PESHAWAR, Pakistan (AFP) — Missiles fired from Afghanistan hit a militant hideout in Pakistan's tribal belt Wednesday, killing at least eight people including some foreign extremists, security officials said.
The strike in the South Waziristan region was the first since key US ally Pervez Musharraf resigned as president on Monday and left Pakistan's recently elected government in charge of tackling the militants.
Two missiles hit a house owned by a local tribesman with links to Islamic militants in Wana, the main town in South Waziristan, a known haven for Al-Qaeda and Taliban rebels, the officials said.
"It was a known hideout for militants. At least eight people were killed and some foreign militants are among them," one security official told AFP on condition of anonymity.
"The missiles came from Afghanistan," the official said.
Military spokesman Major General Athar Abbas said that there were reports of an explosion at a house in Wana and also casualties but he had no confirmed details.
"What report we have received is that there is an explosion in a house in Wana. There are also casualties, but we do not have any confirmation. It is also not confirmed whether it was a missile," Abbas told AFP.
Residents said the owner of the house, named as Haji Yaqub, was wounded and was pulled from the rubble, but people were scared to stay in the area because aircraft were flying overhead.
"Arabs often stayed with him (Yaqub)," one resident said.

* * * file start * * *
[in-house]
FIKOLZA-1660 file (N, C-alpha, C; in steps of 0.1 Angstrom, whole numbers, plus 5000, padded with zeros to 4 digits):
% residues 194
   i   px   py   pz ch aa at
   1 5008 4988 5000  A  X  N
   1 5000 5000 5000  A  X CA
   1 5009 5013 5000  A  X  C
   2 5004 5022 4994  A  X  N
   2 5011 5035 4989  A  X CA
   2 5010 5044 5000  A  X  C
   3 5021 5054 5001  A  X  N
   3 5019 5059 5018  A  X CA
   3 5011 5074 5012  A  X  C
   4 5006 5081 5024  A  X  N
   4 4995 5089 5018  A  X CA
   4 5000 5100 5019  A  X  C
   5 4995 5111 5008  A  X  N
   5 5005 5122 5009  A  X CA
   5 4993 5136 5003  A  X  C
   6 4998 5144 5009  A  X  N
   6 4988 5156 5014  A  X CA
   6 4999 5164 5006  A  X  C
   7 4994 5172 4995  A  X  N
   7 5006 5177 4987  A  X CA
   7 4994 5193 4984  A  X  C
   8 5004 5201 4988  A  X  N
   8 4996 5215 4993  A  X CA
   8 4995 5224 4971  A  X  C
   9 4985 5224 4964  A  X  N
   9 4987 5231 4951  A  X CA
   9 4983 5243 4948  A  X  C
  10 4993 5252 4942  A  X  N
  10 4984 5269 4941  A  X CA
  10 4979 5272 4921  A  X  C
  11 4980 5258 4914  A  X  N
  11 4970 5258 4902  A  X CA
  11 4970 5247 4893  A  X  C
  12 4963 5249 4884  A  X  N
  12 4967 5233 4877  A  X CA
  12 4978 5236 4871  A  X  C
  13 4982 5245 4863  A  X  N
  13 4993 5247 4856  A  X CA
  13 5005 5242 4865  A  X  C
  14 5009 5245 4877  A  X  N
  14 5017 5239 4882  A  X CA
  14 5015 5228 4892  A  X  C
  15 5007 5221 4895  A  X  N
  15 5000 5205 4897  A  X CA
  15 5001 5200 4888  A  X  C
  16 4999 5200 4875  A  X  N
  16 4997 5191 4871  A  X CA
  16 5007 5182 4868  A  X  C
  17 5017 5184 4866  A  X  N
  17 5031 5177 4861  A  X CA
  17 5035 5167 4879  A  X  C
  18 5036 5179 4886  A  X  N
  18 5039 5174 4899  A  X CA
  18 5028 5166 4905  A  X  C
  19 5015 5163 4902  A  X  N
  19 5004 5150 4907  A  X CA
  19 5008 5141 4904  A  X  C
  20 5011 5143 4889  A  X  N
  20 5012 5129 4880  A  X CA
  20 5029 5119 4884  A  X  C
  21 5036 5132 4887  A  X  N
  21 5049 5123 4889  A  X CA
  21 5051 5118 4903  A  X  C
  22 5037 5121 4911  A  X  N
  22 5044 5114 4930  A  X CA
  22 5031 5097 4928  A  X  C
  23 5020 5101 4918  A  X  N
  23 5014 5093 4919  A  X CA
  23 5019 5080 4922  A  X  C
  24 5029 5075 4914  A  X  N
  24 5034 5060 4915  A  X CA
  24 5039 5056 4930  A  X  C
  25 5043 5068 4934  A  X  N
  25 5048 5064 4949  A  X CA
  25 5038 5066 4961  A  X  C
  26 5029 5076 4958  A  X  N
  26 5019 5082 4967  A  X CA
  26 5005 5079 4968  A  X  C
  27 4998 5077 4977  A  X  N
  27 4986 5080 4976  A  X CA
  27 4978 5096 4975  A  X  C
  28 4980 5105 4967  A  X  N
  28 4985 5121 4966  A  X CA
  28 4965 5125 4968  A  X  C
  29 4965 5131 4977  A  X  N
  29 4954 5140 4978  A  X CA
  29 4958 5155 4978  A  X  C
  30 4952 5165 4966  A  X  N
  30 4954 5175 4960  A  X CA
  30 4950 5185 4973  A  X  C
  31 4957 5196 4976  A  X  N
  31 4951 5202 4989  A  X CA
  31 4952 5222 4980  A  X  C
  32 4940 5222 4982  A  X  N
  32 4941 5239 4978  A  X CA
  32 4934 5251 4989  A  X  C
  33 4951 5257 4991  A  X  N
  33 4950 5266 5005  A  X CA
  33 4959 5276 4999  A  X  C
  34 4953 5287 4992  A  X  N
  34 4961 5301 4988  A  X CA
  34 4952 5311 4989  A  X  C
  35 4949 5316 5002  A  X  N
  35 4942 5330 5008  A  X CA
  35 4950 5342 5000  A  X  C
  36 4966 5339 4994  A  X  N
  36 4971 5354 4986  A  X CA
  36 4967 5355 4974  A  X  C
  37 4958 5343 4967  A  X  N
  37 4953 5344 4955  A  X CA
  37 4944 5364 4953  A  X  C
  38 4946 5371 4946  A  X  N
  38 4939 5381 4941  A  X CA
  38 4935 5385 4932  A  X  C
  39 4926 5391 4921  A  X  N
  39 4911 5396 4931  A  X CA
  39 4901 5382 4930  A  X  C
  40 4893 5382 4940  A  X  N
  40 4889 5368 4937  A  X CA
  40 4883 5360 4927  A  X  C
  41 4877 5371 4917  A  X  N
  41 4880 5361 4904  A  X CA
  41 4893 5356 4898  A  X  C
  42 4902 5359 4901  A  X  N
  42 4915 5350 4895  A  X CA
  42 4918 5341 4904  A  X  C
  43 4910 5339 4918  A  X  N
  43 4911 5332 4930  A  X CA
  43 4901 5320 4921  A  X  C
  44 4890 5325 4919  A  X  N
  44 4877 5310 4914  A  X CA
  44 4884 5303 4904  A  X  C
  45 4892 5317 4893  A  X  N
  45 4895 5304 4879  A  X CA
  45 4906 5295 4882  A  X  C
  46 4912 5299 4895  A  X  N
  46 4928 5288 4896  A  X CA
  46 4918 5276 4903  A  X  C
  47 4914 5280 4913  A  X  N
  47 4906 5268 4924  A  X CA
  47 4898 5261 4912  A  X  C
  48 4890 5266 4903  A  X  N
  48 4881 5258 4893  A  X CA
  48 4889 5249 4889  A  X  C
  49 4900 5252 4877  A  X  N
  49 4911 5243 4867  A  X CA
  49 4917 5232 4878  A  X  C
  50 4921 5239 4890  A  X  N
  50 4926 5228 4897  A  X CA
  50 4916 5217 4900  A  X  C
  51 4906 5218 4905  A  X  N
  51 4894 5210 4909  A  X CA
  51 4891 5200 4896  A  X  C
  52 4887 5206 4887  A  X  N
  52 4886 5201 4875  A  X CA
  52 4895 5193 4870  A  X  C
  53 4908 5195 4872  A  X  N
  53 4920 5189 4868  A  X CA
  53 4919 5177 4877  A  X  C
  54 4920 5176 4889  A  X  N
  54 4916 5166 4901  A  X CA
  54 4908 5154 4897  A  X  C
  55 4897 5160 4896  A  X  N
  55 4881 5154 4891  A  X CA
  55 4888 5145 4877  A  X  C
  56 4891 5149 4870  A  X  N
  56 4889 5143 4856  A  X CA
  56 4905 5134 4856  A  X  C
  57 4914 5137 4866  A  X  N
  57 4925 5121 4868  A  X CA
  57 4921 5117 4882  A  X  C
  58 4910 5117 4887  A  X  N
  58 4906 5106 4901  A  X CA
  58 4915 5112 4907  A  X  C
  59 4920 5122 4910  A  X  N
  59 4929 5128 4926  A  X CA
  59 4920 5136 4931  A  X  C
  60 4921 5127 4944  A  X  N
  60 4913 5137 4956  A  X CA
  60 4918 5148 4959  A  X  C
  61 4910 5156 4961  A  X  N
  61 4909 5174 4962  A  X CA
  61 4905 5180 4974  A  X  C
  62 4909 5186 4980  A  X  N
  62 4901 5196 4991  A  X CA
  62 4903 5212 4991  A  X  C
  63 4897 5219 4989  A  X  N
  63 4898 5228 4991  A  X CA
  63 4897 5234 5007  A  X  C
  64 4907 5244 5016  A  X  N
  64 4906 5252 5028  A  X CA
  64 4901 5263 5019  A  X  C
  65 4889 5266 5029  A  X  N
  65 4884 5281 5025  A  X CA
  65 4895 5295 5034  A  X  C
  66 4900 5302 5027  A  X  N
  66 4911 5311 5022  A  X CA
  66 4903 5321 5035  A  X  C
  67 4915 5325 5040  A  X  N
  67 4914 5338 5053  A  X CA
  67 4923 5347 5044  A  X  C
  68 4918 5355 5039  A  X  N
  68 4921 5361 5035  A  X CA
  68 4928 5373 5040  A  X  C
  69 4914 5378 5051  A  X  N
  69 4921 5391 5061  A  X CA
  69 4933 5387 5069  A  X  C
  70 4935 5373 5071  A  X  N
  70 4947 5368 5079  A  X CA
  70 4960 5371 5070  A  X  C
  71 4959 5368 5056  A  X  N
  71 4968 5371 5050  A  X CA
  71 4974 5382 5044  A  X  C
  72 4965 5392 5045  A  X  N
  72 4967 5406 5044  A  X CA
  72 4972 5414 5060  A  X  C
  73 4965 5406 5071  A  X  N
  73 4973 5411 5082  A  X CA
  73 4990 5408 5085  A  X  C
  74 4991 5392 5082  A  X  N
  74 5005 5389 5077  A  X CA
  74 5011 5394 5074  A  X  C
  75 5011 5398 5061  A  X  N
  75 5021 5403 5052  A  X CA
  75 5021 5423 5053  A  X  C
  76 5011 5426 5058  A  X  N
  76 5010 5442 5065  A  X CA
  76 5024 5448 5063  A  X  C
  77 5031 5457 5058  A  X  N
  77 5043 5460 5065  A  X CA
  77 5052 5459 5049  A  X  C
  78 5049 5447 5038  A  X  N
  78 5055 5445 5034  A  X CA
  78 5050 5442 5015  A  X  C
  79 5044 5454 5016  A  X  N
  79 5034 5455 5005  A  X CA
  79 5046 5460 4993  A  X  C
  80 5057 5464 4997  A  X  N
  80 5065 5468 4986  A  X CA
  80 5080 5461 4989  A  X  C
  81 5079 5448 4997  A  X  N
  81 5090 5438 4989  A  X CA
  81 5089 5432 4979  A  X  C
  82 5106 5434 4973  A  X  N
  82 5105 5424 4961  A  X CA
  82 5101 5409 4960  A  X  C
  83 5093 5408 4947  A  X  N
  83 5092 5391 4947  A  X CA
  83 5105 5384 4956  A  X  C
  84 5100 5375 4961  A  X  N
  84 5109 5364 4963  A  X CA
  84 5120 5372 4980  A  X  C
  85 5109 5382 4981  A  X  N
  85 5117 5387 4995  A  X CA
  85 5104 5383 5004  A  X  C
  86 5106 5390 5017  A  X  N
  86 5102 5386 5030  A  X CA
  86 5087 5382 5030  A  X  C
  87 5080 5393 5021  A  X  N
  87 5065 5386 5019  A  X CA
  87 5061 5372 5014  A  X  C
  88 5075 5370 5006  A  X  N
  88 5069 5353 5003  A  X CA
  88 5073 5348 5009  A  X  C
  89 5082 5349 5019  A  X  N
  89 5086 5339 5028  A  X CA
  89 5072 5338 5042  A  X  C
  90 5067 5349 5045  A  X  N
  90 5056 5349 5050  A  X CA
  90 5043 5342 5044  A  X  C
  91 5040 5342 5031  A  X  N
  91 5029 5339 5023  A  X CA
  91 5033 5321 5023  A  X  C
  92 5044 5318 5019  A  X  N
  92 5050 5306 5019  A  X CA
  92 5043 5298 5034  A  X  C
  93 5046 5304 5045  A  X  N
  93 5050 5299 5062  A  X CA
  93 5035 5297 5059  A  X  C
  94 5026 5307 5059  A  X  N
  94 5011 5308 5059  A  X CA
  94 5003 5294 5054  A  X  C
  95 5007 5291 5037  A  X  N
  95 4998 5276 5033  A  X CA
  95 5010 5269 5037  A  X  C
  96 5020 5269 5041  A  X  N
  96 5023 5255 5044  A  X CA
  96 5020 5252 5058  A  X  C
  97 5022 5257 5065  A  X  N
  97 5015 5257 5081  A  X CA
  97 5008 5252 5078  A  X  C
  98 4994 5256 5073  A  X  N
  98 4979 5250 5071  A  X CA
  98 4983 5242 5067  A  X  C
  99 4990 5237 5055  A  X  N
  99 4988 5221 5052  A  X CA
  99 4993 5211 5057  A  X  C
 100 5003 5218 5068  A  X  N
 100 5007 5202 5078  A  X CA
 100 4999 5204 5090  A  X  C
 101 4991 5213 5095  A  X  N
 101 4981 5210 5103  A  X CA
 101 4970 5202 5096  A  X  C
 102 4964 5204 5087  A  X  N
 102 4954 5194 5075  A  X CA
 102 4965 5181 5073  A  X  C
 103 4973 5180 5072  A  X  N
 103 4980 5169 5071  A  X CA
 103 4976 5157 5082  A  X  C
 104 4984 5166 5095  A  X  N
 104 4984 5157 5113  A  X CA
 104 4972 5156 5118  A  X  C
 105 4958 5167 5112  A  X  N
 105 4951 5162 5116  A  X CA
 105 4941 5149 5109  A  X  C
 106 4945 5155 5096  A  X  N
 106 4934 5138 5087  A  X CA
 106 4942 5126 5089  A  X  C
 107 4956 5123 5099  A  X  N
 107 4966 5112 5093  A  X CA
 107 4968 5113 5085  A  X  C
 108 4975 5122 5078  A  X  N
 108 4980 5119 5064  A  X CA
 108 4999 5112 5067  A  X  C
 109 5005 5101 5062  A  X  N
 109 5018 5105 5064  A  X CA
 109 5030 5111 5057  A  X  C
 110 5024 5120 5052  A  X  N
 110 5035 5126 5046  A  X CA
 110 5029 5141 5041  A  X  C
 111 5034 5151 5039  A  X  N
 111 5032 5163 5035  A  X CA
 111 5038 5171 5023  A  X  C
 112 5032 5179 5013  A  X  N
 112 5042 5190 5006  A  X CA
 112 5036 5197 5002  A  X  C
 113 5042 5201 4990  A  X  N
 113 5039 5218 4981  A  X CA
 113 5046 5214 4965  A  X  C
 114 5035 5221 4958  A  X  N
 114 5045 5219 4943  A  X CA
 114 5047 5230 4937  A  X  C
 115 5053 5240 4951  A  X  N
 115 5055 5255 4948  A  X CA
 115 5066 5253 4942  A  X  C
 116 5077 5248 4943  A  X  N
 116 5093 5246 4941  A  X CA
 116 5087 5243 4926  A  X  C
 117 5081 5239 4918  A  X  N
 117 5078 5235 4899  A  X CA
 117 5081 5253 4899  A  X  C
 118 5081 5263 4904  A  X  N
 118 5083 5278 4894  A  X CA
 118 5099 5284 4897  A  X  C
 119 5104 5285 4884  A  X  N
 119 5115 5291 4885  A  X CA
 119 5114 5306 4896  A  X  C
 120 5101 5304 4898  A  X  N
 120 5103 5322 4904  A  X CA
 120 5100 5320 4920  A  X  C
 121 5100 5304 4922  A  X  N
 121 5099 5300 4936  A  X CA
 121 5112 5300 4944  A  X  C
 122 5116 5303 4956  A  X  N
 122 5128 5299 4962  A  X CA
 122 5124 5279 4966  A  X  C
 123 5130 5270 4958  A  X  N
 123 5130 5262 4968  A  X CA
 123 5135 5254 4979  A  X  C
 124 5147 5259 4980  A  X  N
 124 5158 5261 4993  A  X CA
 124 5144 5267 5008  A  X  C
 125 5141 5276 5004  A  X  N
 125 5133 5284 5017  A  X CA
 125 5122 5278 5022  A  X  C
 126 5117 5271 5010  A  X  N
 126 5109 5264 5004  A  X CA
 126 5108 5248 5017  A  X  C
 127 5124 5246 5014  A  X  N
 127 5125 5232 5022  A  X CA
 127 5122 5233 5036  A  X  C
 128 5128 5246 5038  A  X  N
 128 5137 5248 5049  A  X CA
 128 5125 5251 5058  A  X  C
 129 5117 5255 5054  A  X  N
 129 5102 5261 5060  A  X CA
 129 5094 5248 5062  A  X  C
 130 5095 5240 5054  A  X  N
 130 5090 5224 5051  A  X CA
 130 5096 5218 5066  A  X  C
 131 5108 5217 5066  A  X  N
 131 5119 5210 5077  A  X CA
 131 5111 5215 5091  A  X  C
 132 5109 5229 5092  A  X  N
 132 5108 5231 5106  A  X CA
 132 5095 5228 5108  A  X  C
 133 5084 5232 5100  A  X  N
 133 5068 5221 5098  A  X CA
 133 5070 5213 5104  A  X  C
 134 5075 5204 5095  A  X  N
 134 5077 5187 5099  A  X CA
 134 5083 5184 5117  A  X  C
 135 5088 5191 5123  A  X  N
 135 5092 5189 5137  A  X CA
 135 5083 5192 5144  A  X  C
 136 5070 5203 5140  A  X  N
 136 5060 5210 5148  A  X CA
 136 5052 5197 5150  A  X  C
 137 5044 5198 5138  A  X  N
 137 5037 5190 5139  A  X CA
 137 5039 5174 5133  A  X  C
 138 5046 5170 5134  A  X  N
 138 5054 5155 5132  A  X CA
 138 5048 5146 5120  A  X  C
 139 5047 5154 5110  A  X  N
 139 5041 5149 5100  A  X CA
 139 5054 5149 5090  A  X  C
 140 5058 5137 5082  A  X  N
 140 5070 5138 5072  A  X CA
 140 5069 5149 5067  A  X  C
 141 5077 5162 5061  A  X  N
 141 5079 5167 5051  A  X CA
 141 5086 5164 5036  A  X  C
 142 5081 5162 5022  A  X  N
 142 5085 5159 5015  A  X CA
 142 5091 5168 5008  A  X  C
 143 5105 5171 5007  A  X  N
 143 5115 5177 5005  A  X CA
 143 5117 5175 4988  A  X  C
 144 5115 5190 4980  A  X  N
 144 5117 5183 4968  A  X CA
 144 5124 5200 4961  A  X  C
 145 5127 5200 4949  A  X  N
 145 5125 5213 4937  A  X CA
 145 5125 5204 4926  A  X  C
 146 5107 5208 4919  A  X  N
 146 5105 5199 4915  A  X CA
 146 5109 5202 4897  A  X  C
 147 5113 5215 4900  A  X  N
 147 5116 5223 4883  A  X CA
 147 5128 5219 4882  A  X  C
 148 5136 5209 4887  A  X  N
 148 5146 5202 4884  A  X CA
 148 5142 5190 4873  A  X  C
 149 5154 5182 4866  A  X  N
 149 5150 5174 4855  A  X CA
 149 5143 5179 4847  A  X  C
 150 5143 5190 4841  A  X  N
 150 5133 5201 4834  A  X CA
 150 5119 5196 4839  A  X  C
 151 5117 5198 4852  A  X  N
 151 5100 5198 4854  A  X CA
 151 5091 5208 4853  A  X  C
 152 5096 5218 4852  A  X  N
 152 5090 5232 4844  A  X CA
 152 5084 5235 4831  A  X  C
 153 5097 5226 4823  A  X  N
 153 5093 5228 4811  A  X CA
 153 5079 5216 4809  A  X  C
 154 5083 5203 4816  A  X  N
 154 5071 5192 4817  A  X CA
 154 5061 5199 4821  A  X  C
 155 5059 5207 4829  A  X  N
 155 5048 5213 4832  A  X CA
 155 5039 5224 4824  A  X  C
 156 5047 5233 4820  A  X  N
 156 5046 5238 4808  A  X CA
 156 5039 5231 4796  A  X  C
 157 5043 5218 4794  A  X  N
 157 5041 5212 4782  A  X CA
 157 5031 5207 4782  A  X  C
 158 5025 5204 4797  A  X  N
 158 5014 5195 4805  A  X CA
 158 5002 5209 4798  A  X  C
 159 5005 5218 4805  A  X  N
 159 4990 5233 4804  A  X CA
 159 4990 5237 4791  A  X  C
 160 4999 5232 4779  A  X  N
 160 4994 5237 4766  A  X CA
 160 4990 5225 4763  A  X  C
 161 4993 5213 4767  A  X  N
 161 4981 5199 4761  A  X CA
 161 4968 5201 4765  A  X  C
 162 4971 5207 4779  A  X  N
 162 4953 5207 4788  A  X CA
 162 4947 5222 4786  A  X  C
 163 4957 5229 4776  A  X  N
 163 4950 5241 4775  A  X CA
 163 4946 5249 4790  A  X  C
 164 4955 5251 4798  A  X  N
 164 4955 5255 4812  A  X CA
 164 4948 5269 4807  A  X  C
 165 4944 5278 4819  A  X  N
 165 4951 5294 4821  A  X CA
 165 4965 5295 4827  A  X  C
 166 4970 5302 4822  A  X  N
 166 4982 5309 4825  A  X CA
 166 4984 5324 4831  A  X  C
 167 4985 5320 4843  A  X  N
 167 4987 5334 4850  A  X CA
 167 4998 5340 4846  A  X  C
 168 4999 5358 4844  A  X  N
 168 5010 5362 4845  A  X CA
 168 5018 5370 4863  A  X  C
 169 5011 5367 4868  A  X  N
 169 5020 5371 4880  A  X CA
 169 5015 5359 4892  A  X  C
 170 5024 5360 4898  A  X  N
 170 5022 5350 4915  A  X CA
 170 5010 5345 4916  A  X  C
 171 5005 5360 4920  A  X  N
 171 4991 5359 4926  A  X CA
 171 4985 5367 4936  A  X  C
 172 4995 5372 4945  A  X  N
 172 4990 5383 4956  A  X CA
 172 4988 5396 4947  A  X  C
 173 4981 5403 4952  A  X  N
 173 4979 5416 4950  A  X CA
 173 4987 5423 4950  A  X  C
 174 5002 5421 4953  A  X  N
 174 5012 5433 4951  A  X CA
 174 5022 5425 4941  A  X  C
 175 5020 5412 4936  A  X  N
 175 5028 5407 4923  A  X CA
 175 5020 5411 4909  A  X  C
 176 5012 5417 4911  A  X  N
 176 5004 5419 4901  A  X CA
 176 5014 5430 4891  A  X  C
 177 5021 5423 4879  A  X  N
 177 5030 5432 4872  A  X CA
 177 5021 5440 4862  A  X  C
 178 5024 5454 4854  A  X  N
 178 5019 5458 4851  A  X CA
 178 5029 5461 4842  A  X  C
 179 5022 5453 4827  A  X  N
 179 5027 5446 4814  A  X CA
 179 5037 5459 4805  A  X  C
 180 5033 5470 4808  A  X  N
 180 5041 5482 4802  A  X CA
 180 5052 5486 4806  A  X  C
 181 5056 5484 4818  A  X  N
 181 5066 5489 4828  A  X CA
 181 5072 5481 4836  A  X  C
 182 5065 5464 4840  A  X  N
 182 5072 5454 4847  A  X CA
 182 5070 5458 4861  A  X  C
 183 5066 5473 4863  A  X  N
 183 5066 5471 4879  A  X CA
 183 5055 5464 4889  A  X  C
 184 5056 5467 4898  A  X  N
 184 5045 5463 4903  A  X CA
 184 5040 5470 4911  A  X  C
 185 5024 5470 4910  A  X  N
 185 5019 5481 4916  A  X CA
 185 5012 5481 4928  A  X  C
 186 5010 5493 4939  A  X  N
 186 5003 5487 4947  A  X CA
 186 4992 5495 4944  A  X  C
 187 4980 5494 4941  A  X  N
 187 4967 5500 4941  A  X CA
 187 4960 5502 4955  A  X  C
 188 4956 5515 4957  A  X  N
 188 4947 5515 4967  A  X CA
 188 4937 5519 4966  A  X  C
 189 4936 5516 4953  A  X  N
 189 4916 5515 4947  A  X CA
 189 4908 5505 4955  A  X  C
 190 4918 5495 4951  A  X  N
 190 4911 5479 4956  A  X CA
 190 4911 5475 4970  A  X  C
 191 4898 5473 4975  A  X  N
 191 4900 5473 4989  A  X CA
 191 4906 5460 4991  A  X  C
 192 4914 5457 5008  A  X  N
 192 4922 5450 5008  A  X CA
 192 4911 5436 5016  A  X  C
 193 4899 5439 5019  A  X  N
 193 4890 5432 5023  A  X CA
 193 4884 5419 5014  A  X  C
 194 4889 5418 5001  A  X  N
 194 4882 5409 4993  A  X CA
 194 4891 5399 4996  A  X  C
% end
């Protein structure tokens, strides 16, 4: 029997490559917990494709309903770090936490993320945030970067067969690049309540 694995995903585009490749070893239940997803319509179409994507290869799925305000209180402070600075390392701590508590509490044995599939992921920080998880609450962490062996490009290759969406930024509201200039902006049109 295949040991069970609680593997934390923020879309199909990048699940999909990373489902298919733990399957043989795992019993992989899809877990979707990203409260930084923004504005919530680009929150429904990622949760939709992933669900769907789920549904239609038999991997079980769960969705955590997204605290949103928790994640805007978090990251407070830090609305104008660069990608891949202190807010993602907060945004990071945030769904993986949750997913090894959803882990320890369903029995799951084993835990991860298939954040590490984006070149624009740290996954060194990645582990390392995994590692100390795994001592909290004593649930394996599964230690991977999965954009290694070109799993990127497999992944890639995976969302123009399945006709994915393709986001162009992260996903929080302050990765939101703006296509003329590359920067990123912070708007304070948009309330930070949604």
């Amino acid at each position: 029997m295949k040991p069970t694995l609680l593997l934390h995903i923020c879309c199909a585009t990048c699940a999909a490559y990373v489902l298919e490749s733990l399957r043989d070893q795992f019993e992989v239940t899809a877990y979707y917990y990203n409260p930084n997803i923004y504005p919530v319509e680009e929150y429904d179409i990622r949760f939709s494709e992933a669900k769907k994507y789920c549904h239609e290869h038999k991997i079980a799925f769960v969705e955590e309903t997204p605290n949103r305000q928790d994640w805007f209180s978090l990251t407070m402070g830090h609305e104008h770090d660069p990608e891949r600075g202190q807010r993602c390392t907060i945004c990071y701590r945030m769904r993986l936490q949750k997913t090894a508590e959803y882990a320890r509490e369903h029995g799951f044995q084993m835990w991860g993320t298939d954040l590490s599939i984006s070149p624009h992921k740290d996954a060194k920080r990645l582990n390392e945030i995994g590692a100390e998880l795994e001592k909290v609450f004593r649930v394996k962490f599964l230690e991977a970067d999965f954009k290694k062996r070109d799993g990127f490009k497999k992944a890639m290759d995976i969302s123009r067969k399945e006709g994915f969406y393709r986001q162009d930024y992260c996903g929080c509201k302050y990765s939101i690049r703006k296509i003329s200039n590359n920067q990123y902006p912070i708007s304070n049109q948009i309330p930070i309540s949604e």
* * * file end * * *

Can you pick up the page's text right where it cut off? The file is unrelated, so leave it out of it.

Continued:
Pakistani authorities use the term foreigners to describe Al-Qaeda militants. Security officials said there were no immediate indications that senior Al-Qaeda rebels were killed in the latest strike.
There has been a series of missile attacks on militants in Pakistan in recent weeks attributed to US-led coalition forces or Central Intelligence Agency drones based in Afghanistan.
Al-Qaeda chemical and biological weapons expert Midhat Mursi al-Sayid Umar was killed in a similar missile attack in July. The Egyptian, 54, also known as Abu Khabab al-Masri, had a five-million-dollar bounty on his head.
Pakistan has come under mounting international pressure to clamp down on militants in the rugged tribal belt who are accused of launching attacks on US-led and NATO troops in Afghanistan.
US missile strikes have intensified this year and reports in US media have said that Washington is considering a further boost in operations, possibly including "hot pursuit" raids by ground forces.
A suspected US missile strike on an Islamist training camp in South Waziristan a week ago killed at least 10 militants
During talks with US President George W. Bush last month, Pakistani Prime Minister Yousuf Raza Gilani called on the United States not to act "unilaterally" against Islamic militants in Pakistan.
The government launched negotiations with the Taliban earlier this year but has since launched several military operations, including an ongoing offensive in the Bajaur tribal region which has left around 500 people dead.
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